Quote and Credit

Quote and Credit


True Crud from Newsweek and True Crime from David Jacobs

The Newsweek double issue last week was devoted to true crime, supposedly. Whadda ripoff...is anyone doing any research anymore? I paid $6.95 at the airport and received a mere ONE PAGE from the genius James Ellroy...but several more from Vincent Bugliosi...a yawn every paragraph from this whitewash writer of decades ago who couldn't even take a literary punch from tough-guy Truman Capote. Then a few vintage mug shots, the likes of which photo collectors on Ebay found so long ago they carry about as much shock as a hearing aid battery. I'd rather look at the new ones they post on the Smoking Gun showing pimps smiling through police brutality wounds and gold grills. Please...the reason magazines are going under is because they now "write" them with press-releases from publishers and wire stories linked on Drudge the week before. Don't they even have any INTERNS who know what is cool over there? The real true crime is the price I paid for this snore which crept over me faster than my sonata.

Here, however, is the real deal. David Jacobs, shown as "the man I would most like to have dinner with" compiles tales of true crime when it meant hoodlums, hopheads, hepcats, convicts, jailbirds, reform school girls, hellcats, vixens and vice dolls. All are true stories swiped from the SOURCE...pulp magazines from the 1950's Detective Rags. Each morbid tale written with few words over 7 letters and a punk gets what was coming to him at the end of every damn one. Each story a GEM edited tighter than the lyrics to a Hank Williams weeper. From back when hacks pounded typewriters..that's right....typewriters... on speed and had to backspace to cross out the mistakes in between gulps of vodka and smoke. Back when the spouse was the spell-checker. I link to the fattest one here..355 pages of greasy gals with gats in their garters. Now that's summer reading!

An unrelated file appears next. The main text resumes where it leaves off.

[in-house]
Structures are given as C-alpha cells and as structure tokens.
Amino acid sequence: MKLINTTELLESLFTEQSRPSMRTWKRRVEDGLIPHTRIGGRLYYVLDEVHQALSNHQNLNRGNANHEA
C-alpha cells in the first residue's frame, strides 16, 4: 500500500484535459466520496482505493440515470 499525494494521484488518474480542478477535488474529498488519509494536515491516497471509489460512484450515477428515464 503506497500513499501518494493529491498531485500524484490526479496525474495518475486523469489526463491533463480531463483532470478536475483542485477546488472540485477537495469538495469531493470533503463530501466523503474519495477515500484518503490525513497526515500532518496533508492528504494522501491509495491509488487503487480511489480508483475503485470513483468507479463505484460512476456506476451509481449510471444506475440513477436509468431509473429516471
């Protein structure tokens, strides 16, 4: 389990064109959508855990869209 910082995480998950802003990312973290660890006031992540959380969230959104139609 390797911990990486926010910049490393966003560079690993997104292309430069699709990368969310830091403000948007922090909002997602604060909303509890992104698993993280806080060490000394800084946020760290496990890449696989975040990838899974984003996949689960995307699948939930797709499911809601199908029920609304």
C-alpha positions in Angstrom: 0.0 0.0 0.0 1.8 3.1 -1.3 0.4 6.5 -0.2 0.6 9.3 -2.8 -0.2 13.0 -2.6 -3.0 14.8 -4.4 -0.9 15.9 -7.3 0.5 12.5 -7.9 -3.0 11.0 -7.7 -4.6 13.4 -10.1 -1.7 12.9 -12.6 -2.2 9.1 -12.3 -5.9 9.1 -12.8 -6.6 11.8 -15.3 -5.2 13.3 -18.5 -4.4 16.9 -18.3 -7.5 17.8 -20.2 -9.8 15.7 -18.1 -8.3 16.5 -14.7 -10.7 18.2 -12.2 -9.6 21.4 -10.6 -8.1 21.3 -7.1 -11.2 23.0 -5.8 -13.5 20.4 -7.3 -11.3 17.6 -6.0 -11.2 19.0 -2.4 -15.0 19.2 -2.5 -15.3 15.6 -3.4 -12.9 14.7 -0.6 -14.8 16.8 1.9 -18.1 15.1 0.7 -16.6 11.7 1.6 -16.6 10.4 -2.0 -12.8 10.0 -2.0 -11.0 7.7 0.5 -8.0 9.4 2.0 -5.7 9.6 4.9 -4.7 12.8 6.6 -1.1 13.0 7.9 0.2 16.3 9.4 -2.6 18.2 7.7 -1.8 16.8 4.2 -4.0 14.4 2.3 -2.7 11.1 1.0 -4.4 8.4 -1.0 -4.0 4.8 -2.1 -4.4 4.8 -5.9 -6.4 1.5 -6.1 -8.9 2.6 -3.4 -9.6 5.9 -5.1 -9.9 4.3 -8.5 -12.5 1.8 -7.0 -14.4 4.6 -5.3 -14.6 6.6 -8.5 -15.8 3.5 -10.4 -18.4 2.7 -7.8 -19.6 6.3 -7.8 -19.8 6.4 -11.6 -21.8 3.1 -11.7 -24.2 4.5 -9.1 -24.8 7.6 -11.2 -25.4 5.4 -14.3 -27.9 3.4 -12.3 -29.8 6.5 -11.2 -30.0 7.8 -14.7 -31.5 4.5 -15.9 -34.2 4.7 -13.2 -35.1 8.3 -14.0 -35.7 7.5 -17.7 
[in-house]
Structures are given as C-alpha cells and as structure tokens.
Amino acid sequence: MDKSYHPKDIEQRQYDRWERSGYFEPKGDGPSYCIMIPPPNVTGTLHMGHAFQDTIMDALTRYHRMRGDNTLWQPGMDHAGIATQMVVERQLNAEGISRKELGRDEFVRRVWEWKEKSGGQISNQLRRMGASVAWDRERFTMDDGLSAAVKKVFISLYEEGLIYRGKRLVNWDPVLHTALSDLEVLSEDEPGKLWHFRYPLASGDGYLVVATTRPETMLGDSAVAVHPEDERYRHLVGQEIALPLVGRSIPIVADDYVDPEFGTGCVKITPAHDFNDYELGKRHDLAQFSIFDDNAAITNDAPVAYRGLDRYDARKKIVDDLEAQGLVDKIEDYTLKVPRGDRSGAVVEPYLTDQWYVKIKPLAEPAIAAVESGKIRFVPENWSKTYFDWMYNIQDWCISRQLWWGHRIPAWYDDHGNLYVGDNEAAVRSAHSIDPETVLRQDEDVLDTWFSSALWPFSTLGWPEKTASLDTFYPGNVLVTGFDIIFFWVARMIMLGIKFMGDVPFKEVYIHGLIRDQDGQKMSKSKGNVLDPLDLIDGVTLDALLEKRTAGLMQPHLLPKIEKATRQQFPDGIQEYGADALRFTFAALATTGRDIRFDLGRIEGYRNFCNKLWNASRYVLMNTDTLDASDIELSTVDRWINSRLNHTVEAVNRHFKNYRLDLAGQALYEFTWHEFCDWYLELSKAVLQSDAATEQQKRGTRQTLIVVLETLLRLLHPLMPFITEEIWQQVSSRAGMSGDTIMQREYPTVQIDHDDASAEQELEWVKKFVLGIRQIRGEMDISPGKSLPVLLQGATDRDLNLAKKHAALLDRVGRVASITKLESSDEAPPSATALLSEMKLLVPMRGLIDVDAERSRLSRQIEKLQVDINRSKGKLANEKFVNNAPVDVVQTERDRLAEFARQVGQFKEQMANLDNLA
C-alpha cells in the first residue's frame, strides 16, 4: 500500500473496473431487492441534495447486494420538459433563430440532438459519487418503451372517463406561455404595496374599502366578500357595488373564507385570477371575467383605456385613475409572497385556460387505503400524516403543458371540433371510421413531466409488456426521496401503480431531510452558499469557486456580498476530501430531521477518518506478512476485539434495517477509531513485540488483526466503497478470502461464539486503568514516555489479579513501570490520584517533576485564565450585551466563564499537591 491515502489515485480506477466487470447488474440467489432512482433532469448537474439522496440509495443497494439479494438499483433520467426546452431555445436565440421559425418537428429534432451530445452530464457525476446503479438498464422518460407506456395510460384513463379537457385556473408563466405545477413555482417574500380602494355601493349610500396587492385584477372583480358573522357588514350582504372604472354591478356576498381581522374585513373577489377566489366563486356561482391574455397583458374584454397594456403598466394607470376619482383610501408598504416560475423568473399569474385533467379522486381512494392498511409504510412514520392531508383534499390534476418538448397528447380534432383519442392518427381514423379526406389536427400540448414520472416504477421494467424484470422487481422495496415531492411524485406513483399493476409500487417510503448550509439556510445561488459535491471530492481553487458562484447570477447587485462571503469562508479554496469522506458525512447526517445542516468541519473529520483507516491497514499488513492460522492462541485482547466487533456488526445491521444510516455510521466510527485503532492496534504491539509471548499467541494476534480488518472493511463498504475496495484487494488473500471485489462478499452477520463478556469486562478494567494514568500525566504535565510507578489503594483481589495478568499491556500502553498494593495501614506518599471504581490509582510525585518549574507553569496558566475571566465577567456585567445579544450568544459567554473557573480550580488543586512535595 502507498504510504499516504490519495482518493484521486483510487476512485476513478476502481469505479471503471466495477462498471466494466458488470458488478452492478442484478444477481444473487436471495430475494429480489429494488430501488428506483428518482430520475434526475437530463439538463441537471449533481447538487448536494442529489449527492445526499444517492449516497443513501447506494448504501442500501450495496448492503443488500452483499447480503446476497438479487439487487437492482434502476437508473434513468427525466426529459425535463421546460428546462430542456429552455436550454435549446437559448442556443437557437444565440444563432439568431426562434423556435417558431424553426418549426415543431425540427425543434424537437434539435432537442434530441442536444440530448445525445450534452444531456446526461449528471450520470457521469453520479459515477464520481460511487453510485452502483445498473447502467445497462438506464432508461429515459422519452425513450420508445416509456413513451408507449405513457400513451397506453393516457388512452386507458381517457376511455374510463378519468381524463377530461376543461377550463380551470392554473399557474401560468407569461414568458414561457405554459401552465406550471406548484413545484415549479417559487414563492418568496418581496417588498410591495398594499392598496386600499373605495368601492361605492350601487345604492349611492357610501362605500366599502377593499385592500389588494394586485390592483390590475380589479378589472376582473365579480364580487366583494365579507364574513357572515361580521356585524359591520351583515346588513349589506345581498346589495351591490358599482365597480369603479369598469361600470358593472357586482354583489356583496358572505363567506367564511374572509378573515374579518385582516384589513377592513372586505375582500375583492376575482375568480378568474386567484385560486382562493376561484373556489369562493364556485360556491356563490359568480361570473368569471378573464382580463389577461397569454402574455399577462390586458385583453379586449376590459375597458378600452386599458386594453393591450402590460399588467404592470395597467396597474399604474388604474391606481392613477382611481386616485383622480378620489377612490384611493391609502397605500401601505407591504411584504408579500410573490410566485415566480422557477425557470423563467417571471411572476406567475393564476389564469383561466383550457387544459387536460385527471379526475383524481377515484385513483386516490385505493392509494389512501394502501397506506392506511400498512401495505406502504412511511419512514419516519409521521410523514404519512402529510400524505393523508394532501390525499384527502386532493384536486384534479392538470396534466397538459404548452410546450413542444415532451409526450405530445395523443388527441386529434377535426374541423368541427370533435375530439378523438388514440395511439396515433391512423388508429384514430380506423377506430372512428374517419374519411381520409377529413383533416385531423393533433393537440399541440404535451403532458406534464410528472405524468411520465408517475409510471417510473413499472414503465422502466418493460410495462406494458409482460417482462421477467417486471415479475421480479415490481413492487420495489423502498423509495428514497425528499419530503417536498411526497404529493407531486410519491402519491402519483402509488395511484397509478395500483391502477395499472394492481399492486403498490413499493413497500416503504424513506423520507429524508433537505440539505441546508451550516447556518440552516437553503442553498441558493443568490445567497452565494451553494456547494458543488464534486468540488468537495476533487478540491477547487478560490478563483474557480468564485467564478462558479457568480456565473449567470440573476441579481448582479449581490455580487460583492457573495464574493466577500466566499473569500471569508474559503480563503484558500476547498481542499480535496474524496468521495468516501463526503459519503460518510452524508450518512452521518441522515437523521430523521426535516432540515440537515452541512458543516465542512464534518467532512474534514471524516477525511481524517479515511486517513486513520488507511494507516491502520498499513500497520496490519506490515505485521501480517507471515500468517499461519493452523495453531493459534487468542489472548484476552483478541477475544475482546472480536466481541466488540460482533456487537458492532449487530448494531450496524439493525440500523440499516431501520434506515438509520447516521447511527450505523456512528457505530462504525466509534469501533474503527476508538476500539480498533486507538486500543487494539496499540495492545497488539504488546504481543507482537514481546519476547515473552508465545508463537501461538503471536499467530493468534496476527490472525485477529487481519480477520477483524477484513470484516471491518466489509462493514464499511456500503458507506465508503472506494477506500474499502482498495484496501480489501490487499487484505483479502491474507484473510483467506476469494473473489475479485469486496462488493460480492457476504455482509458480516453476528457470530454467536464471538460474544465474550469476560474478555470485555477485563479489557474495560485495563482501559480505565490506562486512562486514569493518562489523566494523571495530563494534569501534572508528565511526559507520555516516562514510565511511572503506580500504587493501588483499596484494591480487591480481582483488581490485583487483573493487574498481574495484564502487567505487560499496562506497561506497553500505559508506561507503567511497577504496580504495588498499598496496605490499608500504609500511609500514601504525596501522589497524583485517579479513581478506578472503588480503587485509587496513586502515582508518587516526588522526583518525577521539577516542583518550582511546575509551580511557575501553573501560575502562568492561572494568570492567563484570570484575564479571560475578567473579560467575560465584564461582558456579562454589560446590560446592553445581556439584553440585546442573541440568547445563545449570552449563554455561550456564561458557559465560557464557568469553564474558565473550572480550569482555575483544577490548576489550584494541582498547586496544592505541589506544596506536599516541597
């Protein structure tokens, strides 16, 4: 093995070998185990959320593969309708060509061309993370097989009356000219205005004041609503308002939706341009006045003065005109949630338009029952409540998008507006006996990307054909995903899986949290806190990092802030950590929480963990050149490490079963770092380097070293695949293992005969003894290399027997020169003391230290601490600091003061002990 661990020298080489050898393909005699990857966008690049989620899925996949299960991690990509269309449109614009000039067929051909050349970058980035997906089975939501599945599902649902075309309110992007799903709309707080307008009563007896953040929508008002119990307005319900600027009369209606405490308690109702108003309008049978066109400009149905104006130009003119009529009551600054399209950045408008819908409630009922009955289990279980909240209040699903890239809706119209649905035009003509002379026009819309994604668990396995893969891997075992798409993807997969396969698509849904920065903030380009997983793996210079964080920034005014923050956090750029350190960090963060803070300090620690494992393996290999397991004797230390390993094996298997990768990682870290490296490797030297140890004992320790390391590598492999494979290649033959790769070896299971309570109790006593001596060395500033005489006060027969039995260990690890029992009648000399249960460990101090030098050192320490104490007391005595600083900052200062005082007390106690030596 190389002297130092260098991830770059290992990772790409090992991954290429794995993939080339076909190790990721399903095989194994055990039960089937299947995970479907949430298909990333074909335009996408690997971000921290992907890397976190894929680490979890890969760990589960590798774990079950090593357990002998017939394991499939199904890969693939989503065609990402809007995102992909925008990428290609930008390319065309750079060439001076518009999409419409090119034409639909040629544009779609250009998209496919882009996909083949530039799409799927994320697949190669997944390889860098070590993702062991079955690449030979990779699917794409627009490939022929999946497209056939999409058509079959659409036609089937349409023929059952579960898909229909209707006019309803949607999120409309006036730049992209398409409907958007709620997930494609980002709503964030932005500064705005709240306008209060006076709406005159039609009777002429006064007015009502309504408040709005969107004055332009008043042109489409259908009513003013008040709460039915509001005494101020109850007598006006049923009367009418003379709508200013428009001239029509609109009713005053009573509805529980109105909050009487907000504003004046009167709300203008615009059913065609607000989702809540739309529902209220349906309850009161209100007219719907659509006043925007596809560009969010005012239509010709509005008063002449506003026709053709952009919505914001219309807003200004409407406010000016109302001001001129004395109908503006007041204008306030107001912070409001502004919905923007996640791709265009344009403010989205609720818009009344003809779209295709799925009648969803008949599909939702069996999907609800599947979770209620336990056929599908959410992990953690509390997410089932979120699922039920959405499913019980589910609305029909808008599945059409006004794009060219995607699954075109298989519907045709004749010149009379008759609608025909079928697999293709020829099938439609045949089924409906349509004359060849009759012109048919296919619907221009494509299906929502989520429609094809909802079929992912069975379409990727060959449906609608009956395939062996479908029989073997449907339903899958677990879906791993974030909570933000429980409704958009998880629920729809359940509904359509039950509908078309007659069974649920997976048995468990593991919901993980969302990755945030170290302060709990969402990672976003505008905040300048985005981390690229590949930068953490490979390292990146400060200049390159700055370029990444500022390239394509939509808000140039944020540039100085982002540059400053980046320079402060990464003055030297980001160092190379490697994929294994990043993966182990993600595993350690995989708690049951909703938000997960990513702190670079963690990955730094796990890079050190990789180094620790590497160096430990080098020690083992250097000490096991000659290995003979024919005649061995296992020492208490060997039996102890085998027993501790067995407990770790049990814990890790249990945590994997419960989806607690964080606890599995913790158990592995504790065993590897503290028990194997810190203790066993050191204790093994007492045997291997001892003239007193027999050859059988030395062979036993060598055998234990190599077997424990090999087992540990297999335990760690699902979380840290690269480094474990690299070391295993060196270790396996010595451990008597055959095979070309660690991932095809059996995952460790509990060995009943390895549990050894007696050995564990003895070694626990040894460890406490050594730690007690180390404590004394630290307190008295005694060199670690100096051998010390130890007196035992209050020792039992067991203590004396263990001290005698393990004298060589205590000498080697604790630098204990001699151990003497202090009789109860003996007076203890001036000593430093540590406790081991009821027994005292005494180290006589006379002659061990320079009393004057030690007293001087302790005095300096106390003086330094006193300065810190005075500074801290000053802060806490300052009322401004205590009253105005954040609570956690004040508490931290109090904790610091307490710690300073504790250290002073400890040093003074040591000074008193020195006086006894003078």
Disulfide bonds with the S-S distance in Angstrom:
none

Lurid heaven from David Jacobs.


  1. Hoodlums, hopheads and hepcats - my kinda town.

  2. I read the Miami Vice-like story about the guy whose father was a drug dealer in Newsweek online and it was actually worth reading. The rest of it looked weak, and I've never cared much for Vincent Bugliosi. Also the online version had the writer interviewing his father who is now a homeless and a shadow of himself and it was pretty compelling.
    Anyway, thanks for writing, and I'll look for those books. There's a whole series of true crime books published by Penguin in the 70's. As far as I know it was a 10 volume set, and I've tried finding them, but it's not as easy as I had initially hoped.
    Sorry to ramble on, but thanks for your blog. Pretty great.